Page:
An electrician who was wrongly classified as being an illegal immigrant, despite living in London for more than 45 years, was destitute as he waited a year for the Windrush taskforce to decide on his application to stay in the UK, the parliamentary ombudsman has ruled.
Applications to the taskforce were meant to be processed within two weeks. The year-long wait was described as “shocking” by the ombudsman in a detailed report published this week – the latest of a series of highly critical reviews into the performance of the Home Office over the Windrush scandal.
The parliamentary ombudsman has ruled that the Home Office should apologise and pay Mr R £5,000 in compensation for “maladministration and delay” in processing his case. Officials wrongly told him that he would be able to claim benefits while he waited for a decision, but he found himself unable to claim any support.
“He could not work, had no money and could not buy food,” the report stated. “He said he was destitute and felt ‘worthless, broken, with no hope or prospects’.
“He told us everyone slept in the same room at the homeless shelter and he had no privacy. He was not allowed to stay in the building during the day; he spent his time walking the streets or going to the library. All he wanted to do was get his status confirmed so he could work again and begin to rebuild his life.”
Mr R arrived in the UK in 1970 from Nigeria aged eight, but had no way of proving that he had arrived at that time. He lost his home and job as a result of being wrongly classified as an illegal immigrant by the Home Office in 2014.
When the government apologised in April 2018 for wrongly categorising thousands of legal residents as immigration offenders, he applied for his right to remain in the UK to be formally recognised. His case was complicated because, like many applicants to the scheme, he struggled to find documents proving that he had been in the UK since the early 1970s; staff told him it could take six weeks to come to a decision.
Although a decision was made internally on his case after about two months, officials waited 10 months to communicate the decision to him, the report found. Mr R was not granted status under the scheme because of ongoing difficulties finding documents proving his arrival but was eventually advised about how to make a different application to remain on the grounds of long-term residence.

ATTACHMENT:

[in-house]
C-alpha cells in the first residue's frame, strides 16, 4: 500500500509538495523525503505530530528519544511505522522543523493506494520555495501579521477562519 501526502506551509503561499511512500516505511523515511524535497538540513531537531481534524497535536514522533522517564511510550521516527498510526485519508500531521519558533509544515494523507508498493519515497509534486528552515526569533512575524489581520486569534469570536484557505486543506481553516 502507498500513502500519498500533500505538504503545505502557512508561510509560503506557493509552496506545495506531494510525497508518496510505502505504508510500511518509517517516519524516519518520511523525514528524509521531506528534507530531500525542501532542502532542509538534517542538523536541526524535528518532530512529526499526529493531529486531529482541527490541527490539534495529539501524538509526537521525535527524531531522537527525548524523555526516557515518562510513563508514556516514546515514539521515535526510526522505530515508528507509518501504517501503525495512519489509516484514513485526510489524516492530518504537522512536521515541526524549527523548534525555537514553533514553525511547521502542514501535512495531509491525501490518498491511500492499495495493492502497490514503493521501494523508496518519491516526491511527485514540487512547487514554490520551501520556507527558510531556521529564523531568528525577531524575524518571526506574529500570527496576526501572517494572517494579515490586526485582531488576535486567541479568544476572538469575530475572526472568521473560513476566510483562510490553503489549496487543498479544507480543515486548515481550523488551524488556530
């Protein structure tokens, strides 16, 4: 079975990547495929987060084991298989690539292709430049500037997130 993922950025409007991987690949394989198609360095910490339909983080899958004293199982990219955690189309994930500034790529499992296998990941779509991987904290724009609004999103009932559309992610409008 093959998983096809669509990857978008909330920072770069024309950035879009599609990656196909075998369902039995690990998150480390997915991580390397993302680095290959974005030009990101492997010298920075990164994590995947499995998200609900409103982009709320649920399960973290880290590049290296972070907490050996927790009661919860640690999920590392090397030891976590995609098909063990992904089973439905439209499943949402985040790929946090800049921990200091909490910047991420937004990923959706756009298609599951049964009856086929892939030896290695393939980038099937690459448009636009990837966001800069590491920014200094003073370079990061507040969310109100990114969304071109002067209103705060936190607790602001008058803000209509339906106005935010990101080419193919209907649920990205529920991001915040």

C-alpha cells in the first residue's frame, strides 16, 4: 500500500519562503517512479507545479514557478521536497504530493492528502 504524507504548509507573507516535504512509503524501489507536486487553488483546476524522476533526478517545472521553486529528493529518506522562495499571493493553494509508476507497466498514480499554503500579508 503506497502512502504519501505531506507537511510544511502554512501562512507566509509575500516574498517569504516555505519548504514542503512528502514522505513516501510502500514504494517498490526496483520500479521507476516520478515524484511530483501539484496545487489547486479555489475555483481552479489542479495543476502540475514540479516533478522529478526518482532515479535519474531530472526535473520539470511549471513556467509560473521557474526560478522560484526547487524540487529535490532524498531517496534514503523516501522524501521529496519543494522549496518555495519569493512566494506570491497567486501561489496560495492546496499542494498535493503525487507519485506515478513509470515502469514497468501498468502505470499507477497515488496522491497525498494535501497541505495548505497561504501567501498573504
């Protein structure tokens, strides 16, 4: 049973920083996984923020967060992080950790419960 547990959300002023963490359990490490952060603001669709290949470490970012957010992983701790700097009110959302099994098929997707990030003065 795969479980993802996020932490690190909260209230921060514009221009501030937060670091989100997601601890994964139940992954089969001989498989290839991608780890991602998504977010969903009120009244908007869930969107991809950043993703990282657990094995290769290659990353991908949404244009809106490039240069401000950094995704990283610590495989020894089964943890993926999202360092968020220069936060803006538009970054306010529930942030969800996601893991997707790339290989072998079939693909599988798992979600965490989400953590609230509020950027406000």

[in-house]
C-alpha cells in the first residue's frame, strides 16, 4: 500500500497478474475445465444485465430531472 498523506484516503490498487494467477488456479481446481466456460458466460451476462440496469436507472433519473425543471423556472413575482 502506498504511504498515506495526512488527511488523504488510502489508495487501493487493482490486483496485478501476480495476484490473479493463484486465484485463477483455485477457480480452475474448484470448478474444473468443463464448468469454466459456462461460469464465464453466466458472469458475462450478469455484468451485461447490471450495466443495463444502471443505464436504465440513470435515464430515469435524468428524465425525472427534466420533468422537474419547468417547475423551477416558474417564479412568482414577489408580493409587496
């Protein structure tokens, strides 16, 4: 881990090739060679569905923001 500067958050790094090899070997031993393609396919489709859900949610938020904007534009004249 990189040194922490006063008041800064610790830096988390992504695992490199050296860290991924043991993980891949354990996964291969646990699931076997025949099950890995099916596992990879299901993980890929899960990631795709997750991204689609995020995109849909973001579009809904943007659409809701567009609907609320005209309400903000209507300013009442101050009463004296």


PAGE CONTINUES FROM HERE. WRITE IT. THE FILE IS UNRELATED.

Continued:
The ombudsman’s report found that UK Visas and Immigration was “well aware” of Mr R’s “desperate situation yet it repeatedly refused requests to expedite its decision”, and that “UKVI gave responses on the delay that were not in line with our principles of being ‘open, accountable and truthful’”.
The report concludes: “The Windrush scheme was set up to rectify past wrongs and do so with urgency and purpose. It has fallen well short of that in this case.”
Emily Thornberry, the Labour MP for Islington South and Mr R’s MP, said: “It is appalling that this man, who was particularly vulnerable, remained homeless for more than a year due to disgraceful delays on the part of the Home Office. The hostile environment has caused enormous hardship, and the Windrush scheme has let so many people down – the Home Office should be ashamed of themselves.”
The parliamentary and health service ombudsman provides an independent and impartial complaint handling service for complaints that have not been resolved by the NHS in England and UK government departments.
Rob Behrens, the ombudsman, said he was handling a number of other Windrush complaints. “We encourage anyone who has complained about their treatment under the Windrush scheme to come to us via their local MP if they are not happy with the response they have received.”
A Home Office spokesperson said: “Mr R’s application under the Windrush scheme was refused and the decision has been upheld following independent review. UKVI apologises for the delay in issuing a decision.”